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Congressional Staffers Are Starting To Unionize — Here's Why It's *Huge*

Remember, kids, there’s no such thing as a dream job!

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While being a member of Congress may seem like a cushy gig, being a congressional staffer is another matter altogether. Although they tend to work longer hours than their executive branch counterparts, congressional staffers typically get paid less — a lot less, according to the Congressional Workers Union. However, things may be about to change: congressional staffers are unionizing in a huge move to build a better work environment, and they’ve got plenty of support from members of Congress to help them along.

“Today is a historic day,” the Congressional Workers Union wrote in a July 18 tweet. “The staffers of eight House offices take the first step towards unionizing their offices on the first day our right to bargain collectively is protected!” After filing the paperwork needed to become an official labor organization, the union filed petitions for representation at the Office of Congressional Workplace Rights under several members of the House — including Reps. Cori Bush, Chuy García, Ro Khanna, Andy Levin, Ted Lieu, Ilhan Omar, and Melanie Stansbury, all of whom released statements in support of their staffers’ unionization efforts.

While Rep. Alexandria Ocasio-Cortez didn’t immediately respond to Elite Daily’s request for comment, she has previously released statements in support of a staffers’ union. “On Capitol Hill, interns are often unpaid, many staffers don’t make a living wage, and lack of work protections can pave the way for unhealthy environments,” she wrote in a Feb. 3 tweet. “Sounds like a perfect place for a union.”

Some of the offices are also committing to working with their newly-unionized employees. “I strongly support the rights of Congressional workers who are choosing to take this important and courageous step, and I look forward to working with my staff however they choose to move forward,” García wrote in a July 18 tweet. “There’s power in a union, and all workers deserve the right to fight for respect and dignity on the job.”

According to the Congressional Workers Union’s site, they’ve got more than a few grievances to address when it comes to bargaining: The union says it’s common for staffers to work 12 to 14 hour days, which often extend well into the evening, with little to no pay equity. The union is also specifically working toward settling what they say are pervasive issues within the workplace, including “insufficient compensation and benefits,” sexual and racial harassment, as well as “inconsistent office policies regarding overtime, paid leave, and COVID safety standards,” to name only a few.

According to Molly Reynolds, Ph.D., a senior fellow in governance studies at the Brookings Institution, the way congressional staffers are treated within the workplace has huge implications for the country as a whole. “Congress has really underinvested in itself,” she previously told Elite Daily. “It has fewer staff, [and] it doesn’t pay its staff as well as it should,” she adds. “That makes it hard for people, particularly for people who are not from independently wealthy backgrounds, to pursue long careers on Capitol Hill.” This means that historically underserved communities of color play a minimized role in the country’s legislative process — and a lack of diversity within the legislative process equates to a lack of laws serving diverse communities.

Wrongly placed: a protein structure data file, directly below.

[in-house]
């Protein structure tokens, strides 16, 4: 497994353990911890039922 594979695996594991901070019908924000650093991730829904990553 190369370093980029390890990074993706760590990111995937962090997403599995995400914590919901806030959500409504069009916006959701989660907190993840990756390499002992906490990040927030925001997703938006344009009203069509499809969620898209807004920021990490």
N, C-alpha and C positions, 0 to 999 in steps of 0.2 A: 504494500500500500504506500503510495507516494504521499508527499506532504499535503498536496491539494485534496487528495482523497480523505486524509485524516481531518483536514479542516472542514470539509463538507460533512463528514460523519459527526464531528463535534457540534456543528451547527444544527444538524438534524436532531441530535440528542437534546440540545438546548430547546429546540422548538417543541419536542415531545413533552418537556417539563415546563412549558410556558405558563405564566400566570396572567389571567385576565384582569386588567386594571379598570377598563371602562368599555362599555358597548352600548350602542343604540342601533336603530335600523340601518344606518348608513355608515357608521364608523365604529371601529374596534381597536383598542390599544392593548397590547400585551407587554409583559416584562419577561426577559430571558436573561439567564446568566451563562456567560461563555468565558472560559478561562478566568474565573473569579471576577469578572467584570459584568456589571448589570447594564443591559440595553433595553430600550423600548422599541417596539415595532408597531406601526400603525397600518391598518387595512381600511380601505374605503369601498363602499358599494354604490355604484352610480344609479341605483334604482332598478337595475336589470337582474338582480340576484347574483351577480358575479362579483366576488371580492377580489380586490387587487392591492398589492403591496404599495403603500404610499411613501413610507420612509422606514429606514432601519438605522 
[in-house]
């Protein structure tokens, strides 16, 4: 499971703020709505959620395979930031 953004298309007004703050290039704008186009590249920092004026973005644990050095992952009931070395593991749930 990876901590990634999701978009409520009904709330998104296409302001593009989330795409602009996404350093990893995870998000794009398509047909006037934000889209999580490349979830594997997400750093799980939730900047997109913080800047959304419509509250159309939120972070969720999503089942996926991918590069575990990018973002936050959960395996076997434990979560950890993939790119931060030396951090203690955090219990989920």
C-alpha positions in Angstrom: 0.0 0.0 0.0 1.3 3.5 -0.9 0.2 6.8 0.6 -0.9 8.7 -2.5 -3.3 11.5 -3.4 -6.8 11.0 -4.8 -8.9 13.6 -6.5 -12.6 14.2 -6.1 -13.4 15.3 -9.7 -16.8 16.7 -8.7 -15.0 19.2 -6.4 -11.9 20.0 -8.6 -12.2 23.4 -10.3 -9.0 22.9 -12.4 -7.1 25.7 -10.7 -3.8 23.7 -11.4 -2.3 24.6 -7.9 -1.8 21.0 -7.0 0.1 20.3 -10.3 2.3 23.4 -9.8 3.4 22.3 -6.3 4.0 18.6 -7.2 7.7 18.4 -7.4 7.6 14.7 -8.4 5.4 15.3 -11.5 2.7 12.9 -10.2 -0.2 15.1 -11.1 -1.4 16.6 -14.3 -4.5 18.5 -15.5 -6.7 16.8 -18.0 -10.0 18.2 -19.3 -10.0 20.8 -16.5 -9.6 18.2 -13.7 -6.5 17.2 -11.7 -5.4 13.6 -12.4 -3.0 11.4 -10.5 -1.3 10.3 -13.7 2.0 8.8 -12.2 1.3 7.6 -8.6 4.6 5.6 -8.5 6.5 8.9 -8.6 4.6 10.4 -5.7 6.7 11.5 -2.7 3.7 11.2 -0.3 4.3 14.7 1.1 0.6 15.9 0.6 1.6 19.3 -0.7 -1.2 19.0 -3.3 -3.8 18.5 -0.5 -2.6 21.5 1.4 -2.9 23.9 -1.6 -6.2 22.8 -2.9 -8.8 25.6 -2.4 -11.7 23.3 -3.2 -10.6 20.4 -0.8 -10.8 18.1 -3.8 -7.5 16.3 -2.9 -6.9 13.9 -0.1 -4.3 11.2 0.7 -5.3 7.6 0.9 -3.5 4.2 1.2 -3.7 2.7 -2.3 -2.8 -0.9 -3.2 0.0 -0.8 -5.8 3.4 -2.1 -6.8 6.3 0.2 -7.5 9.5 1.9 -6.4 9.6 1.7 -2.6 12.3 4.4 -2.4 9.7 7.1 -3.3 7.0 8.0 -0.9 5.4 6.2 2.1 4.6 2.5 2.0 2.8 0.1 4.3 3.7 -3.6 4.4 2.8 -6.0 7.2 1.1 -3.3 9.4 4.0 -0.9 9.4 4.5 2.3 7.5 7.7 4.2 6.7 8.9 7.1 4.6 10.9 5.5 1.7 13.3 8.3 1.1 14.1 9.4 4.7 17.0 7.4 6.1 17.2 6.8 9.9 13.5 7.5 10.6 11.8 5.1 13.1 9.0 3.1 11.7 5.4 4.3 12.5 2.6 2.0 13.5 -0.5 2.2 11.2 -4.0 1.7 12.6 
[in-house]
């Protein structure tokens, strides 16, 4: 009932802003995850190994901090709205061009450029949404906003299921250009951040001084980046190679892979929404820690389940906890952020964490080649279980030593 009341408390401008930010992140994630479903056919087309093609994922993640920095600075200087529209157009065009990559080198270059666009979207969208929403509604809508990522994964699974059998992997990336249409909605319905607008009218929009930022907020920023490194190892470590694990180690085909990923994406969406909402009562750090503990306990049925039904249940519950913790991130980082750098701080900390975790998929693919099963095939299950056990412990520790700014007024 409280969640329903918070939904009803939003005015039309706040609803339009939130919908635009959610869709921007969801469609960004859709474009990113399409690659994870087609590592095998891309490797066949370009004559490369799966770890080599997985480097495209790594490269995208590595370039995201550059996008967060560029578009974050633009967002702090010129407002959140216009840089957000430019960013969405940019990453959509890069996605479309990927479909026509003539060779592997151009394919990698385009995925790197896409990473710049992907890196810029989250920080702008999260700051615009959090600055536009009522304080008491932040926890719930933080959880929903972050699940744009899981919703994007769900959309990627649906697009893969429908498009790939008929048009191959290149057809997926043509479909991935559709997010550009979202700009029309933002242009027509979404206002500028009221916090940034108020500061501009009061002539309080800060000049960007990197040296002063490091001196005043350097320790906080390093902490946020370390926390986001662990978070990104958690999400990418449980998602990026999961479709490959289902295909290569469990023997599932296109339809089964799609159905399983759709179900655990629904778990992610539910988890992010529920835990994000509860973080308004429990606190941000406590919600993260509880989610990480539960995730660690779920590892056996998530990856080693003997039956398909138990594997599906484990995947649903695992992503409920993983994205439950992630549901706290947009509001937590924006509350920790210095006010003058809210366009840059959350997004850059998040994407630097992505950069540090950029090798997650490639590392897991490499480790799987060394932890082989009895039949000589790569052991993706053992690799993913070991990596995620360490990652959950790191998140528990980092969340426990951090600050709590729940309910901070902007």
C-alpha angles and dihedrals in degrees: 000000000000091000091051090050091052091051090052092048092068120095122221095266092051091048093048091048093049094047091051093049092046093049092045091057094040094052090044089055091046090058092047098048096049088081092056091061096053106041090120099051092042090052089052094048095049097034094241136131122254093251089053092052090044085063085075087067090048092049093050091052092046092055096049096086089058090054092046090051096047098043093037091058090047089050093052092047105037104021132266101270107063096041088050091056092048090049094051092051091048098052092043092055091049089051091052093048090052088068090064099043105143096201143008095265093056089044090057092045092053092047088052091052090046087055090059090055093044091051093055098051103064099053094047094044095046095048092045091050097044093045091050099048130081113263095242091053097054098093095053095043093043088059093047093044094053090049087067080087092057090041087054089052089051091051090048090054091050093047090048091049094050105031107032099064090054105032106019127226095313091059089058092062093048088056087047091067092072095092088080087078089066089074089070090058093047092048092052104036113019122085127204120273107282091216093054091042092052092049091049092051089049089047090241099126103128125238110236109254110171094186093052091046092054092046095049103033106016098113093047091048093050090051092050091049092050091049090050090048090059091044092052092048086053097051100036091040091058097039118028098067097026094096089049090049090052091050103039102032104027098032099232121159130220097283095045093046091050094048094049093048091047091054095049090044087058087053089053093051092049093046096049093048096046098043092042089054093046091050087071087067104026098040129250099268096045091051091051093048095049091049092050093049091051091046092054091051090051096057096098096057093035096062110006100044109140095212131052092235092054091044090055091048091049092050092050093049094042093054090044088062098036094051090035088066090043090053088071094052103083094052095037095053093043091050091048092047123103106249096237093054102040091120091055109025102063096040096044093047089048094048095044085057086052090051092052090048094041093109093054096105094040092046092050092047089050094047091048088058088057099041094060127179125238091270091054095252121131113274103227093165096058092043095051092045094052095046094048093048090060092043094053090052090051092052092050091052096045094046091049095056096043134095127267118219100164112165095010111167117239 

As of January 2022, around 13% of congressional aides are not making a living wage, per Roll Call. And while Congress itself is more culturally diverse than it’s ever been, staffers have remained “overwhelmingly white,” according to Politico: In fact, as of January 2021, the Senate only had two Black chiefs of staff, and just four Latinos. So it’s clear Congress has a long way to go when it comes to improving diversity.

This huge move was made possible by House Resolution 1096 (H. Res 1096), which took effect on July 18. The measure passed on May 11, and granted House employees with the legal protections needed to unionize and collectively bargain, according to Bloomberg Law. Levin, one of the representatives whose staff announced they’d organized, has sponsored the resolution since its inception, and wasn’t shy about voicing his support online. “I'm so proud of the staffers who made a historic move in seeking union recognition in 8 offices w/ 70+ workers in the House,” Levin wrote in a July 18 tweet. “I am humbled to have played a modest role in helping realize the hard work of congressional staff who fought to make this moment possible. Solidarity!”

The congressional union is the latest evidence for a growing enthusiasm for unionizing across several industries. In the past year, popular companies such as Starbucks, Amazon, Apple, and more have seen growing unionization efforts. As of July 2022 more than 180 Starbucks stores have unionized. Nor is the trend limited to front line workers: White-collar professionals like architects, and, clearly, congressional staffers, are also turning to unions.

While it’s clear union members have a lot of work to do moving forward, this move is still a huge step toward achieving workplace equity for congressional staffers. “We are bringing worker power and equitable conditions to one of the most powerful institutions in the world,” Saul Levin, climate policy organizer for Cori Bush, wrote in a July 18 tweet. “We are just getting started!”